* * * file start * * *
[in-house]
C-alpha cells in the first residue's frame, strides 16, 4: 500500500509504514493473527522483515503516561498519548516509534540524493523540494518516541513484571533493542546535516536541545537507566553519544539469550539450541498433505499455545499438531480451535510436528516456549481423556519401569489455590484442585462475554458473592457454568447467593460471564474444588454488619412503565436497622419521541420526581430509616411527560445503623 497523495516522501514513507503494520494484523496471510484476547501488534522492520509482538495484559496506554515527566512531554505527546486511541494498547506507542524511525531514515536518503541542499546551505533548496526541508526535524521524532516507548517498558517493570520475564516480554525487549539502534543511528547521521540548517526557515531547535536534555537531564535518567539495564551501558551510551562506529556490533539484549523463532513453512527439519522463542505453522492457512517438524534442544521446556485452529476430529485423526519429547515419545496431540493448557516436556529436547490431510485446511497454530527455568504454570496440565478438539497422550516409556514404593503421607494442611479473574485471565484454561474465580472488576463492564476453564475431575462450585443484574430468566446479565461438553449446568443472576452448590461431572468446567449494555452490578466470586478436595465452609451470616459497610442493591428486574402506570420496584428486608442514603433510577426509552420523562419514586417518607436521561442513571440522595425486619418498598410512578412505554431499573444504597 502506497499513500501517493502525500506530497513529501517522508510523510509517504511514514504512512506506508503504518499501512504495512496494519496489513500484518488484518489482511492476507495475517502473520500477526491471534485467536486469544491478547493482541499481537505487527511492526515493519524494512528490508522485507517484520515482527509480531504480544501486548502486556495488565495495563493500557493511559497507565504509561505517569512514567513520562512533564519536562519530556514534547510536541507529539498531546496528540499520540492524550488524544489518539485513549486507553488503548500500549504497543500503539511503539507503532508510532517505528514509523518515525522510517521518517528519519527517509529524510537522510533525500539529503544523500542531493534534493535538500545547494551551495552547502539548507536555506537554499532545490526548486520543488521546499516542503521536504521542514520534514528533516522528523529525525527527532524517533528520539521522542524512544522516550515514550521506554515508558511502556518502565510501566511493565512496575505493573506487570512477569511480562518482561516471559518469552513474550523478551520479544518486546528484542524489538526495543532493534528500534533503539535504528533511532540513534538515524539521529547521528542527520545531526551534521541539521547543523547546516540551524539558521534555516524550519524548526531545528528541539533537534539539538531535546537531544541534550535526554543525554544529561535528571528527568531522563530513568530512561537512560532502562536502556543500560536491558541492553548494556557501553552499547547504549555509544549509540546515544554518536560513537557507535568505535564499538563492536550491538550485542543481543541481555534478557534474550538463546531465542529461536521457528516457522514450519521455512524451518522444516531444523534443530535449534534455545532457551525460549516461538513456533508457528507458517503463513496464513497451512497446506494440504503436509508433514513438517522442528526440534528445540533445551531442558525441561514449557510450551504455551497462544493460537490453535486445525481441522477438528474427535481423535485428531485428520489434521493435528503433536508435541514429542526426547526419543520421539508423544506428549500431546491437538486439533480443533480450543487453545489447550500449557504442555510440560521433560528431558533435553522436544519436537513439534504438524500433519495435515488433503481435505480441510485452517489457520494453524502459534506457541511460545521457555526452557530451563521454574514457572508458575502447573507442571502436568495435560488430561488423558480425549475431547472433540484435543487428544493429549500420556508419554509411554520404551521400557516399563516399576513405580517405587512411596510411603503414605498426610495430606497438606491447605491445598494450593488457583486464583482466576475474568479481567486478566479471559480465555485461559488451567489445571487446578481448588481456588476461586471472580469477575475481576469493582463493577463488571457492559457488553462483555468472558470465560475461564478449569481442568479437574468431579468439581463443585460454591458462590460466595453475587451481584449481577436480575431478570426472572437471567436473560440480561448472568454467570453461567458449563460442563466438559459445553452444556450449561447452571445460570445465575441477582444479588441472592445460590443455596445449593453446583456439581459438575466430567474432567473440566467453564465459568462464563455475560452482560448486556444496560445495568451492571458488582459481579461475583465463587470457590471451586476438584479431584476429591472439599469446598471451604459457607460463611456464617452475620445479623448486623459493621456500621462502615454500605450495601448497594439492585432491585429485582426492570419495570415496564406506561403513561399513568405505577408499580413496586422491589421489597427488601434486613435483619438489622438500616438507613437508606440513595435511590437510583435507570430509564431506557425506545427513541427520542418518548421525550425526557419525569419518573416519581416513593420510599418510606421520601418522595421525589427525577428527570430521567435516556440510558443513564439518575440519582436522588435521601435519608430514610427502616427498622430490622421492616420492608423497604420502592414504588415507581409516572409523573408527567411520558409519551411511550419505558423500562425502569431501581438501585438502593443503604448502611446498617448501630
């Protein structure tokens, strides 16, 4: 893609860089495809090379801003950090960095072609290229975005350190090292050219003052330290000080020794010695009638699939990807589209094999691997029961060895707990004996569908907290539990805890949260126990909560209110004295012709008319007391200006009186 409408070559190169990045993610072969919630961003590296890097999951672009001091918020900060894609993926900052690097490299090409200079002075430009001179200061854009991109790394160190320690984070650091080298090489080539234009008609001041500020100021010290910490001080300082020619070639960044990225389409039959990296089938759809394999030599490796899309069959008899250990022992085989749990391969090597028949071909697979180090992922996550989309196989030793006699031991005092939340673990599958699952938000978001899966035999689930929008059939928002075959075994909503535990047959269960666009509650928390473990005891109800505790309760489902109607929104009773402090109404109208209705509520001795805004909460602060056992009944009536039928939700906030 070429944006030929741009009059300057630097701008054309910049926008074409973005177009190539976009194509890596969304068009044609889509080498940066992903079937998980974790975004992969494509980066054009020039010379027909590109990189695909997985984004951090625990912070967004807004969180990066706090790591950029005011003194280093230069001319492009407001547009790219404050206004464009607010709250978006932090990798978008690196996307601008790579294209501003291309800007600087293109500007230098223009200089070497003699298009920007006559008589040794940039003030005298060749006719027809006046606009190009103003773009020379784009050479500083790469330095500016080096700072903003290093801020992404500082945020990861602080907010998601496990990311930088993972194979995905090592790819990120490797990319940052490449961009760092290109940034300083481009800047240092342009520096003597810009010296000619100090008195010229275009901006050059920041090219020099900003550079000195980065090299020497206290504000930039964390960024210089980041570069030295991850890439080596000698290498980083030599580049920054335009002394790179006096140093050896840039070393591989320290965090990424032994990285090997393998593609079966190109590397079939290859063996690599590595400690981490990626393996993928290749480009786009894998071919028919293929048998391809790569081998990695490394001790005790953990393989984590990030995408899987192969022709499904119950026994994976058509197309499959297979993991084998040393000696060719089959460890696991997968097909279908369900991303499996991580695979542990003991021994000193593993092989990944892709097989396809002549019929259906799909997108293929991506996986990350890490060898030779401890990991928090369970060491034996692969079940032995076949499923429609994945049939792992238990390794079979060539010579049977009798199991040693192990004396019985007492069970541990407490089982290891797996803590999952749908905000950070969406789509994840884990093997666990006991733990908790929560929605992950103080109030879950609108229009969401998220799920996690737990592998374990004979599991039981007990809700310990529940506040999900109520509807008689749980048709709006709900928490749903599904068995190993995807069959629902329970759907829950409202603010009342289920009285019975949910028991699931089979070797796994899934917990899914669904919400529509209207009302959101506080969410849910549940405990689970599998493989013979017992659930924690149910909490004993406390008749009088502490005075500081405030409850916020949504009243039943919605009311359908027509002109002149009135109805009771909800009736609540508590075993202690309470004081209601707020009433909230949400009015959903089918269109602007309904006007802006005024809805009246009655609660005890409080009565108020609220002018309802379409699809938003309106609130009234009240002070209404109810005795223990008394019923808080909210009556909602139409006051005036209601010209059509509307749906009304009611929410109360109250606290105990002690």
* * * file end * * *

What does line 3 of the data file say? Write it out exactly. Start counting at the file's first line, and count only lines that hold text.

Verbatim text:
């Protein structure tokens, strides 16, 4: 893609860089495809090379801003950090960095072609290229975005350190090292050219003052330290000080020794010695009638699939990807589209094999691997029961060895707990004996569908907290539990805890949260126990909560209110004295012709008319007391200006009186 409408070559190169990045993610072969919630961003590296890097999951672009001091918020900060894609993926900052690097490299090409200079002075430009001179200061854009991109790394160190320690984070650091080298090489080539234009008609001041500020100021010290910490001080300082020619070639960044990225389409039959990296089938759809394999030599490796899309069959008899250990022992085989749990391969090597028949071909697979180090992922996550989309196989030793006699031991005092939340673990599958699952938000978001899966035999689930929008059939928002075959075994909503535990047959269960666009509650928390473990005891109800505790309760489902109607929104009773402090109404109208209705509520001795805004909460602060056992009944009536039928939700906030 070429944006030929741009009059300057630097701008054309910049926008074409973005177009190539976009194509890596969304068009044609889509080498940066992903079937998980974790975004992969494509980066054009020039010379027909590109990189695909997985984004951090625990912070967004807004969180990066706090790591950029005011003194280093230069001319492009407001547009790219404050206004464009607010709250978006932090990798978008690196996307601008790579294209501003291309800007600087293109500007230098223009200089070497003699298009920007006559008589040794940039003030005298060749006719027809006046606009190009103003773009020379784009050479500083790469330095500016080096700072903003290093801020992404500082945020990861602080907010998601496990990311930088993972194979995905090592790819990120490797990319940052490449961009760092290109940034300083481009800047240092342009520096003597810009010296000619100090008195010229275009901006050059920041090219020099900003550079000195980065090299020497206290504000930039964390960024210089980041570069030295991850890439080596000698290498980083030599580049920054335009002394790179006096140093050896840039070393591989320290965090990424032994990285090997393998593609079966190109590397079939290859063996690599590595400690981490990626393996993928290749480009786009894998071919028919293929048998391809790569081998990695490394001790005790953990393989984590990030995408899987192969022709499904119950026994994976058509197309499959297979993991084998040393000696060719089959460890696991997968097909279908369900991303499996991580695979542990003991021994000193593993092989990944892709097989396809002549019929259906799909997108293929991506996986990350890490060898030779401890990991928090369970060491034996692969079940032995076949499923429609994945049939792992238990390794079979060539010579049977009798199991040693192990004396019985007492069970541990407490089982290891797996803590999952749908905000950070969406789509994840884990093997666990006991733990908790929560929605992950103080109030879950609108229009969401998220799920996690737990592998374990004979599991039981007990809700310990529940506040999900109520509807008689749980048709709006709900928490749903599904068995190993995807069959629902329970759907829950409202603010009342289920009285019975949910028991699931089979070797796994899934917990899914669904919400529509209207009302959101506080969410849910549940405990689970599998493989013979017992659930924690149910909490004993406390008749009088502490005075500081405030409850916020949504009243039943919605009311359908027509002109002149009135109805009771909800009736609540508590075993202690309470004081209601707020009433909230949400009015959903089918269109602007309904006007802006005024809805009246009655609660005890409080009565108020609220002018309802379409699809938003309106609130009234009240002070209404109810005795223990008394019923808080909210009556909602139409006051005036209601010209059509509307749906009304009611929410109360109250606290105990002690």